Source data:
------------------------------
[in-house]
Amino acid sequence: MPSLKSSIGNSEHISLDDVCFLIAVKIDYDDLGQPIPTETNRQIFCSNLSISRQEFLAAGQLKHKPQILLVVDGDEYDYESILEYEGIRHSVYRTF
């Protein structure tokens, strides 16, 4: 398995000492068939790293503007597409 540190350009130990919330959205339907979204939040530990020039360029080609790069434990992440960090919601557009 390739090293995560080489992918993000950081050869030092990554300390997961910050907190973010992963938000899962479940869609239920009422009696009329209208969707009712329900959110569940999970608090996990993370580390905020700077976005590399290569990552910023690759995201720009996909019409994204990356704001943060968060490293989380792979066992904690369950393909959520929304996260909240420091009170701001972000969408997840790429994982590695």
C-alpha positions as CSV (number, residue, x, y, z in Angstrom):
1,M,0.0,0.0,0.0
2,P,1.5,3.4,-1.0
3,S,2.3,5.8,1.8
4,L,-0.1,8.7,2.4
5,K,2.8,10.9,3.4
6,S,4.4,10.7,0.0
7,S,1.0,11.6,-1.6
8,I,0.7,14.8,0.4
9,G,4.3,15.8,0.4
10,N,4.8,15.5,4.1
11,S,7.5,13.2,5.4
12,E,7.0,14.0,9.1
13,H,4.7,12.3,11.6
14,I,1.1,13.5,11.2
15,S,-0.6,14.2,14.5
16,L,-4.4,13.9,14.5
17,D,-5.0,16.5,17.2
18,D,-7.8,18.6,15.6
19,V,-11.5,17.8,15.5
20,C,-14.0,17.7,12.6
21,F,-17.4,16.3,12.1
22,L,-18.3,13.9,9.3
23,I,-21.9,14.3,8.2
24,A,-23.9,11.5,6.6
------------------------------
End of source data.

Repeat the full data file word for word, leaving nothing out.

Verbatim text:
[in-house]
Amino acid sequence: MPSLKSSIGNSEHISLDDVCFLIAVKIDYDDLGQPIPTETNRQIFCSNLSISRQEFLAAGQLKHKPQILLVVDGDEYDYESILEYEGIRHSVYRTF
């Protein structure tokens, strides 16, 4: 398995000492068939790293503007597409 540190350009130990919330959205339907979204939040530990020039360029080609790069434990992440960090919601557009 390739090293995560080489992918993000950081050869030092990554300390997961910050907190973010992963938000899962479940869609239920009422009696009329209208969707009712329900959110569940999970608090996990993370580390905020700077976005590399290569990552910023690759995201720009996909019409994204990356704001943060968060490293989380792979066992904690369950393909959520929304996260909240420091009170701001972000969408997840790429994982590695």
C-alpha positions as CSV (number, residue, x, y, z in Angstrom):
1,M,0.0,0.0,0.0
2,P,1.5,3.4,-1.0
3,S,2.3,5.8,1.8
4,L,-0.1,8.7,2.4
5,K,2.8,10.9,3.4
6,S,4.4,10.7,0.0
7,S,1.0,11.6,-1.6
8,I,0.7,14.8,0.4
9,G,4.3,15.8,0.4
10,N,4.8,15.5,4.1
11,S,7.5,13.2,5.4
12,E,7.0,14.0,9.1
13,H,4.7,12.3,11.6
14,I,1.1,13.5,11.2
15,S,-0.6,14.2,14.5
16,L,-4.4,13.9,14.5
17,D,-5.0,16.5,17.2
18,D,-7.8,18.6,15.6
19,V,-11.5,17.8,15.5
20,C,-14.0,17.7,12.6
21,F,-17.4,16.3,12.1
22,L,-18.3,13.9,9.3
23,I,-21.9,14.3,8.2
24,A,-23.9,11.5,6.6